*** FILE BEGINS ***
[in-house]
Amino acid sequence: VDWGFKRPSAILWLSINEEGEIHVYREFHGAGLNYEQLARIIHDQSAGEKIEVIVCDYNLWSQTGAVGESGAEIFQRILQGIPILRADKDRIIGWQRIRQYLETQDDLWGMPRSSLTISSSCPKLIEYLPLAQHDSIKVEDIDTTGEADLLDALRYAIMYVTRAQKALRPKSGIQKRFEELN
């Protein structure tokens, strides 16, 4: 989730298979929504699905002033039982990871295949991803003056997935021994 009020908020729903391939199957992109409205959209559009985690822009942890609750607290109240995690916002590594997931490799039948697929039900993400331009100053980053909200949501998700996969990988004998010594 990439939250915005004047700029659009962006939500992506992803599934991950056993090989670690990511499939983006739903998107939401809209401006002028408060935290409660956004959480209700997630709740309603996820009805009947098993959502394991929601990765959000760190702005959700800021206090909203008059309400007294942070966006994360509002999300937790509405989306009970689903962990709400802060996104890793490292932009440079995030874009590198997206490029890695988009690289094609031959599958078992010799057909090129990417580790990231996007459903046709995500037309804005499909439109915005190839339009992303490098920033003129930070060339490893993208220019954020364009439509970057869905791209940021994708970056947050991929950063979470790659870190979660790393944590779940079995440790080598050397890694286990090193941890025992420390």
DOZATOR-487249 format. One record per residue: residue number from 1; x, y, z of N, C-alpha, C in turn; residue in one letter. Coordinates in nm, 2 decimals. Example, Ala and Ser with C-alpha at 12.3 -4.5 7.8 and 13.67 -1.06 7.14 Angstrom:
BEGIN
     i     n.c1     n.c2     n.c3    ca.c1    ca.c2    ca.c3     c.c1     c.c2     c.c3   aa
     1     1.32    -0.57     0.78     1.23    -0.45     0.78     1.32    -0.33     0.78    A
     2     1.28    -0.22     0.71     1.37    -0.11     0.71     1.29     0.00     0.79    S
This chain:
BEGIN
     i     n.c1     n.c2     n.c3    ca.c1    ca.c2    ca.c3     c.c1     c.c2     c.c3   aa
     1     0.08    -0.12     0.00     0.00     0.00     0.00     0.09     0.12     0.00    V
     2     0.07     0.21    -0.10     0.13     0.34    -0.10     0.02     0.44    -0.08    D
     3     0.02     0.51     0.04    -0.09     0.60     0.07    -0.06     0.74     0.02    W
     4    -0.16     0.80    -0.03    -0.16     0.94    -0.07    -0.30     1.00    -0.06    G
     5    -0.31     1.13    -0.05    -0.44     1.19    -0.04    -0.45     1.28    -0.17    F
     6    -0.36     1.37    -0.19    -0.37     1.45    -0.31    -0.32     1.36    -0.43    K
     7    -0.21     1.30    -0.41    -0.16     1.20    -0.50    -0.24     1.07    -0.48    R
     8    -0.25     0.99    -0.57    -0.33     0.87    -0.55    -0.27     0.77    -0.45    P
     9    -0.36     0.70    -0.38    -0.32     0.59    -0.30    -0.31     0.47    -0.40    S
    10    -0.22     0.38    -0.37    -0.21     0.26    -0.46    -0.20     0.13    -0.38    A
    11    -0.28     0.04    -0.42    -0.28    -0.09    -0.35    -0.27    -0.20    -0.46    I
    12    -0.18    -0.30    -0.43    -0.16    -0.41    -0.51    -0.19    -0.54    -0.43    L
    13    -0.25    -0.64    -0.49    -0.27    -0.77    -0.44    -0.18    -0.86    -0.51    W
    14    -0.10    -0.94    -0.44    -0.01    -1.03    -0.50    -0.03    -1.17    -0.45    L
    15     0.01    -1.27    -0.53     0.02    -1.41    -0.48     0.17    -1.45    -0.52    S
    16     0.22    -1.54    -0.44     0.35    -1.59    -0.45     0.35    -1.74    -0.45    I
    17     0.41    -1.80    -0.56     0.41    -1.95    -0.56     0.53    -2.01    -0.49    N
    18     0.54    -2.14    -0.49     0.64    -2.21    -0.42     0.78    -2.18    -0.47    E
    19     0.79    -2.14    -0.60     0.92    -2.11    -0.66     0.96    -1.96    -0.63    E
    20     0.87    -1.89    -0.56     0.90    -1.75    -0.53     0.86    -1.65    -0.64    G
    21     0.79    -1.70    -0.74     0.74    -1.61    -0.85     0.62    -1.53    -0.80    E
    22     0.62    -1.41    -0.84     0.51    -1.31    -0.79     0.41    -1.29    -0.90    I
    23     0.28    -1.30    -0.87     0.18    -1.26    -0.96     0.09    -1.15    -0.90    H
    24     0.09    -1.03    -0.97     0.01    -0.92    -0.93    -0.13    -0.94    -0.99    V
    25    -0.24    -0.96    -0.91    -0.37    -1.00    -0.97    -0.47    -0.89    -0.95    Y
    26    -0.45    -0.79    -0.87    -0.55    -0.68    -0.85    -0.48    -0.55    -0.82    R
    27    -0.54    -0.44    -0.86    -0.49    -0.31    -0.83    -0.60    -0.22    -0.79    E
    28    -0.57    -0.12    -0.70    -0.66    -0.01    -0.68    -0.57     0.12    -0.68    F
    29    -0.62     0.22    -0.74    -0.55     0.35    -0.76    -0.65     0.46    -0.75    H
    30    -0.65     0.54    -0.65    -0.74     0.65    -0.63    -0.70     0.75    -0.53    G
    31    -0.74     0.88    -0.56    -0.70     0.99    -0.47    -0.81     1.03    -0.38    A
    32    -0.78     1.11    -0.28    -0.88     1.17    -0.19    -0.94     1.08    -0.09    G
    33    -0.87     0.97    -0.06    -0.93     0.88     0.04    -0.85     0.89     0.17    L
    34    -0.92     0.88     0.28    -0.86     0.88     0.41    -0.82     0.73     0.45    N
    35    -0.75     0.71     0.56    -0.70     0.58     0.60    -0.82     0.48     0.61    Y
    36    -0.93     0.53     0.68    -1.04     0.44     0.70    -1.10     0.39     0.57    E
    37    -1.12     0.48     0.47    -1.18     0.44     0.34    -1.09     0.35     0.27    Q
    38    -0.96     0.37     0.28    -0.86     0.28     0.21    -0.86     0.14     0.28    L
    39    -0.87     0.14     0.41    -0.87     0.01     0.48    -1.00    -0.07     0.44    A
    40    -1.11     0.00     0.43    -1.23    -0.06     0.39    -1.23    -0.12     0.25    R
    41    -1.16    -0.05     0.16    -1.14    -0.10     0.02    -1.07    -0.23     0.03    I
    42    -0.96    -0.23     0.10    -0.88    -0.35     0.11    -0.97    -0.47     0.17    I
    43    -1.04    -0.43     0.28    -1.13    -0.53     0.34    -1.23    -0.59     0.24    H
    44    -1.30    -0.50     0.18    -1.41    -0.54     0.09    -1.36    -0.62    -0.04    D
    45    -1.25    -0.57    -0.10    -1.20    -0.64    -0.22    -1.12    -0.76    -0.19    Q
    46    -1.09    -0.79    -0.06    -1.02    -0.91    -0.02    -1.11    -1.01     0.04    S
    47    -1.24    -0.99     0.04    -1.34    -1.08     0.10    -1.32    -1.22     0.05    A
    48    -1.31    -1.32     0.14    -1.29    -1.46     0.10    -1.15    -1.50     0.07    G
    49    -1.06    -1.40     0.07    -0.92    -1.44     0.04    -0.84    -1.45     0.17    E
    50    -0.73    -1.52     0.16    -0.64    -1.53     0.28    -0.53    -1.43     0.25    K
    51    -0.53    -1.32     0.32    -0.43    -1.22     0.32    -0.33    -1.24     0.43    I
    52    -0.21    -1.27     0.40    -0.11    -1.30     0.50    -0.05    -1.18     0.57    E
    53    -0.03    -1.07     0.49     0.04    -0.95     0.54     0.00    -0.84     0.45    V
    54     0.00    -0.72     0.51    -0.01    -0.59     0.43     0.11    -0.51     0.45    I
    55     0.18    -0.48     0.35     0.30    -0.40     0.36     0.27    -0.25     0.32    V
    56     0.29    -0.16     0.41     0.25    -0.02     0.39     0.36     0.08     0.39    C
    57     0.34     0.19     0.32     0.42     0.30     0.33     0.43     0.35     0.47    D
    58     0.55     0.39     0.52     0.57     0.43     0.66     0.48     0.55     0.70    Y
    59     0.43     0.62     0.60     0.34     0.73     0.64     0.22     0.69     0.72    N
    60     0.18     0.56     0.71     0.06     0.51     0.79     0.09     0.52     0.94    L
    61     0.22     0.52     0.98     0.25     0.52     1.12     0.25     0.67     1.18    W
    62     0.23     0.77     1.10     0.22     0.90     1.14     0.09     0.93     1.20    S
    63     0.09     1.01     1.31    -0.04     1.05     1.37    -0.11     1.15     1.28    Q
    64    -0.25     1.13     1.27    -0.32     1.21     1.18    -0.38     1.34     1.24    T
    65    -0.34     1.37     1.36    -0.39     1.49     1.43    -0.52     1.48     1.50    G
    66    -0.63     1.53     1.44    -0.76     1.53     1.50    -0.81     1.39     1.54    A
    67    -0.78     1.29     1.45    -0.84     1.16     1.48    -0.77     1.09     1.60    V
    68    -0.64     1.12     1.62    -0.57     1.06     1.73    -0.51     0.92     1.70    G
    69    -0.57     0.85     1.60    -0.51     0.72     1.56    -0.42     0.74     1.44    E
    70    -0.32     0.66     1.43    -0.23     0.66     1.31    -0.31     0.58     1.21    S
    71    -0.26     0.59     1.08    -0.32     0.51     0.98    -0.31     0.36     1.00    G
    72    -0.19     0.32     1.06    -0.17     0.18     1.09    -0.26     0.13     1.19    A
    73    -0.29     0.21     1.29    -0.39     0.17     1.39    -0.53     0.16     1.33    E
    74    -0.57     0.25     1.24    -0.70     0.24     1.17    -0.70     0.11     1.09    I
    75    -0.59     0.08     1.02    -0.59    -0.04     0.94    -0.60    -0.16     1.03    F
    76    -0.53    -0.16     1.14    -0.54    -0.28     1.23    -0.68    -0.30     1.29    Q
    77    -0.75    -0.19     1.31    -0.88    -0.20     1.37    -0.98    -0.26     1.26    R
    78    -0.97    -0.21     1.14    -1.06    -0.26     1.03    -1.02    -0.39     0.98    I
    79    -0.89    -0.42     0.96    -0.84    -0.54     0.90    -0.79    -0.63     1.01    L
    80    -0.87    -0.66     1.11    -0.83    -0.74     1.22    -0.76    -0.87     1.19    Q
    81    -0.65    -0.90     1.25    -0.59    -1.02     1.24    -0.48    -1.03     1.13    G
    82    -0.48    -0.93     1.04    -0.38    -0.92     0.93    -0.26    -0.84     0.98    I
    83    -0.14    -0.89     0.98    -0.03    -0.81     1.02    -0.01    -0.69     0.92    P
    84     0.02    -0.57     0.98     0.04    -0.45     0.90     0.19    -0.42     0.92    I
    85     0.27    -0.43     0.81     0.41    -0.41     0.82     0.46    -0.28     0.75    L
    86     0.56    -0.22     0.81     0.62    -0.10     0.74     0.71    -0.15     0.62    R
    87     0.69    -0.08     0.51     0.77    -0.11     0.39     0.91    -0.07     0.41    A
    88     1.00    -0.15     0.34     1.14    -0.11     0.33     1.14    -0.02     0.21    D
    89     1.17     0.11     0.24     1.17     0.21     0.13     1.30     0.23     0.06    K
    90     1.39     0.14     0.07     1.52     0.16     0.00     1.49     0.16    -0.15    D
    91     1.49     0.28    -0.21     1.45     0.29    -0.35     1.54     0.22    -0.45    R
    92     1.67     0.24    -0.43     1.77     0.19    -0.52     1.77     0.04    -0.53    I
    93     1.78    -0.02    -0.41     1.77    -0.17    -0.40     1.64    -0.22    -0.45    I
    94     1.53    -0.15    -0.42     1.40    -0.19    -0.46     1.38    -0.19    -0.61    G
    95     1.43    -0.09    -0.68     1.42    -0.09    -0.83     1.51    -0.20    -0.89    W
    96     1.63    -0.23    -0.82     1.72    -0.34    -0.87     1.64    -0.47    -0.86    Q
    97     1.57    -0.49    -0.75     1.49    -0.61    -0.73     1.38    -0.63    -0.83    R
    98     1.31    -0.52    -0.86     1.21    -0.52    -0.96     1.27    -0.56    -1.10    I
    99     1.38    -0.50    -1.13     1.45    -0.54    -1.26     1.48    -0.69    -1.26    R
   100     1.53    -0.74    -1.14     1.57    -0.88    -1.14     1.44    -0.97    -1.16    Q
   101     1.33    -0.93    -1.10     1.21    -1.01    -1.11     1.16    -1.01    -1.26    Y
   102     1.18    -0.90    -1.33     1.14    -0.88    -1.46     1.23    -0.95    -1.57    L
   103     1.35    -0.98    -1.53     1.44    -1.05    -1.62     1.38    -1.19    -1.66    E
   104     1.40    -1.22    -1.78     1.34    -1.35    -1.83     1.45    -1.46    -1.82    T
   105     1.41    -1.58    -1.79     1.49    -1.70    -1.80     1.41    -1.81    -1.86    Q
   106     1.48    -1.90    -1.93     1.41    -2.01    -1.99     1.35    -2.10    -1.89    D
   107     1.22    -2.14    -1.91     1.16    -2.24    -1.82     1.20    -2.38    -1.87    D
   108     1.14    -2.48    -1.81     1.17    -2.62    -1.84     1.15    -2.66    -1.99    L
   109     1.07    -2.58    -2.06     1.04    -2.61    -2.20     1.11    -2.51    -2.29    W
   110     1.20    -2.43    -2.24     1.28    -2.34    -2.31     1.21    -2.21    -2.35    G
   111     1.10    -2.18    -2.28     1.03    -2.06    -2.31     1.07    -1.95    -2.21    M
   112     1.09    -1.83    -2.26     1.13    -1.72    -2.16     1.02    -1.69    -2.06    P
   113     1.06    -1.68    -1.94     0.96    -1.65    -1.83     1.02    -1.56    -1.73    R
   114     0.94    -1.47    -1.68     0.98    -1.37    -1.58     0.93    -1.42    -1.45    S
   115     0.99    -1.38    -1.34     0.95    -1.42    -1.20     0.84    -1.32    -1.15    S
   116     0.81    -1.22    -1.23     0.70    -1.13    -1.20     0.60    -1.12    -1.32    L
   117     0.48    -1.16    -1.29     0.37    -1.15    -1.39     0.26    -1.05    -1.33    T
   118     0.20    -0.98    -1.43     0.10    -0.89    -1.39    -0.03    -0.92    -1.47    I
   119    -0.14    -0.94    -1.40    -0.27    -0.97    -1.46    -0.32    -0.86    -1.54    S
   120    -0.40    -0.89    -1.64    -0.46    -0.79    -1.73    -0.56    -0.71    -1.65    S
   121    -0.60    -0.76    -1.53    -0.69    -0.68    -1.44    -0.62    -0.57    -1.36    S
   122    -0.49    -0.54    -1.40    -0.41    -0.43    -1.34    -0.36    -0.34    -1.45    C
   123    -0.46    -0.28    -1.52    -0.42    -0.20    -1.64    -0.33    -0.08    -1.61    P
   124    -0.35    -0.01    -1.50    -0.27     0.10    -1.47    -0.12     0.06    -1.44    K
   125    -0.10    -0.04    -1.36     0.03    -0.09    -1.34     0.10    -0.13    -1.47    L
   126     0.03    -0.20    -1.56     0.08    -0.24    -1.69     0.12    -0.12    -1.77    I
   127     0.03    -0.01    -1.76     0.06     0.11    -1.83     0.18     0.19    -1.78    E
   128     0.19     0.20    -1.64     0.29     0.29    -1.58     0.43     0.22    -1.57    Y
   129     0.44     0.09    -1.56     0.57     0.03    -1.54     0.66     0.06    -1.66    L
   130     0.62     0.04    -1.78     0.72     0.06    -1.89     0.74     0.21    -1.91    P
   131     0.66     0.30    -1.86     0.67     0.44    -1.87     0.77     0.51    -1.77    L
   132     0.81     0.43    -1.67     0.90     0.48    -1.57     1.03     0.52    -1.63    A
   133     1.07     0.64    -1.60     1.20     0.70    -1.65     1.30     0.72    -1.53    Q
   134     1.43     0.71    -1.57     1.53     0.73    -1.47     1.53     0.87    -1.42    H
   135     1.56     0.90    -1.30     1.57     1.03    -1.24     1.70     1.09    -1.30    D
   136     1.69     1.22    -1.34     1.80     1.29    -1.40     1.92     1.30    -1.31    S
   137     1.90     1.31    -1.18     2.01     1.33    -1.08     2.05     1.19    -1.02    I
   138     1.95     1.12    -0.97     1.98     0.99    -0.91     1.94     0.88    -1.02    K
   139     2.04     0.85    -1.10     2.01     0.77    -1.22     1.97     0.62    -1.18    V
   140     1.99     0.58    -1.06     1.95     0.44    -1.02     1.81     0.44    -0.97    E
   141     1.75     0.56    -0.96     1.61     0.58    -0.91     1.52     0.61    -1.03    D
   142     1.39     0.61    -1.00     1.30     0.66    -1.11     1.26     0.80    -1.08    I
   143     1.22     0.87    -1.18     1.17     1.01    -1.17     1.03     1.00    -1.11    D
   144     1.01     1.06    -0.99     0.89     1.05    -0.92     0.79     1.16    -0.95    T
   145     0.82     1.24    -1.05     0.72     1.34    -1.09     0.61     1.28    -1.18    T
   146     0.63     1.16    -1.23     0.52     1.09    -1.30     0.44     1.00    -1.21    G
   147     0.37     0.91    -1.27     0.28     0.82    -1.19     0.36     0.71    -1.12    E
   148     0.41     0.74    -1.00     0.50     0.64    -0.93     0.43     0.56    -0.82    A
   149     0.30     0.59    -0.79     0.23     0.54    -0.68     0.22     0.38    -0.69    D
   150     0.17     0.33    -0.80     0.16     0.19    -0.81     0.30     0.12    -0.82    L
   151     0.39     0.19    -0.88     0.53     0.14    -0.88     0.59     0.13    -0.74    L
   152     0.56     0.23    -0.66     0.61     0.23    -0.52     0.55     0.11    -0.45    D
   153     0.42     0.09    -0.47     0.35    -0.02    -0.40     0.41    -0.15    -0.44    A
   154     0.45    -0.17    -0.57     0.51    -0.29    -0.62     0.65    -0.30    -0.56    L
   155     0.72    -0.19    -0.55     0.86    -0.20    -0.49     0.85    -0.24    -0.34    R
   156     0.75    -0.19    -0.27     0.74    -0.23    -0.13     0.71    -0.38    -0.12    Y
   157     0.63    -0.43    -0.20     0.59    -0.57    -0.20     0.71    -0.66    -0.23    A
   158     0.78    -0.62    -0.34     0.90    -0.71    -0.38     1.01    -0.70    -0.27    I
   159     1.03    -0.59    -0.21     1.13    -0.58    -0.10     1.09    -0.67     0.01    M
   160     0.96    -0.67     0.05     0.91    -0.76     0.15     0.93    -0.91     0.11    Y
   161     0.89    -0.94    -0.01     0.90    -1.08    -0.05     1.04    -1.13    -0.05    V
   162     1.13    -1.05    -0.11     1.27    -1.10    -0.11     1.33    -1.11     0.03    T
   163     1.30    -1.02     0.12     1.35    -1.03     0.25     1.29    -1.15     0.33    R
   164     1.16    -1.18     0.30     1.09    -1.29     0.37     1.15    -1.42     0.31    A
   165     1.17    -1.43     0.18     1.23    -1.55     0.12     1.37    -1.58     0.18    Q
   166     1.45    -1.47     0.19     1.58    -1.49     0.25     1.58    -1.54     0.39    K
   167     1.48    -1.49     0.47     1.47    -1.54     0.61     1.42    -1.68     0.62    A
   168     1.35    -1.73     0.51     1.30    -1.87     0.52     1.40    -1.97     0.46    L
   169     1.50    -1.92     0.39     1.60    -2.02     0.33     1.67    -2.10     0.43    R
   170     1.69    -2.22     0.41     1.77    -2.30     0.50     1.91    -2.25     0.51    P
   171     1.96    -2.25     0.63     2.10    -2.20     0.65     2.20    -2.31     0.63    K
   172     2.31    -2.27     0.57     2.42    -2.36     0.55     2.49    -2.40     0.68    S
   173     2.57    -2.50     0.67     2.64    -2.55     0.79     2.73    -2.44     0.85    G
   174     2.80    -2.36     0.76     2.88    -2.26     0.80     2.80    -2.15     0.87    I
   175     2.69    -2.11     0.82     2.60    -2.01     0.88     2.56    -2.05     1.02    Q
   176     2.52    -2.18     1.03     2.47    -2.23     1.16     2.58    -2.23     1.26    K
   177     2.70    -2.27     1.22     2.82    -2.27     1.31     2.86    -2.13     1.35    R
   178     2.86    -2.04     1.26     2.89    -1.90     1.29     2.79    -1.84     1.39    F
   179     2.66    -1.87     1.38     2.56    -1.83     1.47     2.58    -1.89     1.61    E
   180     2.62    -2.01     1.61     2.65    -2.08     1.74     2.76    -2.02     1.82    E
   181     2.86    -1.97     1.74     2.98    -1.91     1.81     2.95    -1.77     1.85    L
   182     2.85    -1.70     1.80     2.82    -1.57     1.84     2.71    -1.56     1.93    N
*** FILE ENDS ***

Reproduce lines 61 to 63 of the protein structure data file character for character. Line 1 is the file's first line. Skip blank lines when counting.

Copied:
    50    -0.73    -1.52     0.16    -0.64    -1.53     0.28    -0.53    -1.43     0.25    K
    51    -0.53    -1.32     0.32    -0.43    -1.22     0.32    -0.33    -1.24     0.43    I
    52    -0.21    -1.27     0.40    -0.11    -1.30     0.50    -0.05    -1.18     0.57    E